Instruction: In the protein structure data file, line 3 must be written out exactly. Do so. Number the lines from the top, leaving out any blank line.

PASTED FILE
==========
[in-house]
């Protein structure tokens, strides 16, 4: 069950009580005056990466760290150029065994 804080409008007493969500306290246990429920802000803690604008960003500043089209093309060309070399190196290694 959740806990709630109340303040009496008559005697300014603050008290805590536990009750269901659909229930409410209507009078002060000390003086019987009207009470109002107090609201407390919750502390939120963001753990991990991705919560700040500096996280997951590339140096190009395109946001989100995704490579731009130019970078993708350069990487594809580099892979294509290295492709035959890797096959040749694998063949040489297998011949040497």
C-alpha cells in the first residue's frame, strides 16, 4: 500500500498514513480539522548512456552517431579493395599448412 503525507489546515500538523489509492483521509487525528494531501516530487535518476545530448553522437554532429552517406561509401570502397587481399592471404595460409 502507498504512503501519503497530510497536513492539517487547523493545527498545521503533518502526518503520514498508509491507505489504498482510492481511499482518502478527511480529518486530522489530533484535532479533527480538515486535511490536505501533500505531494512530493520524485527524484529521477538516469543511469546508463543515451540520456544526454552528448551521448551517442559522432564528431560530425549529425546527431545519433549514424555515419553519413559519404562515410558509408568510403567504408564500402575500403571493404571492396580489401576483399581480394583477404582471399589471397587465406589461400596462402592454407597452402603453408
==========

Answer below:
C-alpha cells in the first residue's frame, strides 16, 4: 500500500498514513480539522548512456552517431579493395599448412 503525507489546515500538523489509492483521509487525528494531501516530487535518476545530448553522437554532429552517406561509401570502397587481399592471404595460409 502507498504512503501519503497530510497536513492539517487547523493545527498545521503533518502526518503520514498508509491507505489504498482510492481511499482518502478527511480529518486530522489530533484535532479533527480538515486535511490536505501533500505531494512530493520524485527524484529521477538516469543511469546508463543515451540520456544526454552528448551521448551517442559522432564528431560530425549529425546527431545519433549514424555515419553519413559519404562515410558509408568510403567504408564500402575500403571493404571492396580489401576483399581480394583477404582471399589471397587465406589461400596462402592454407597452402603453408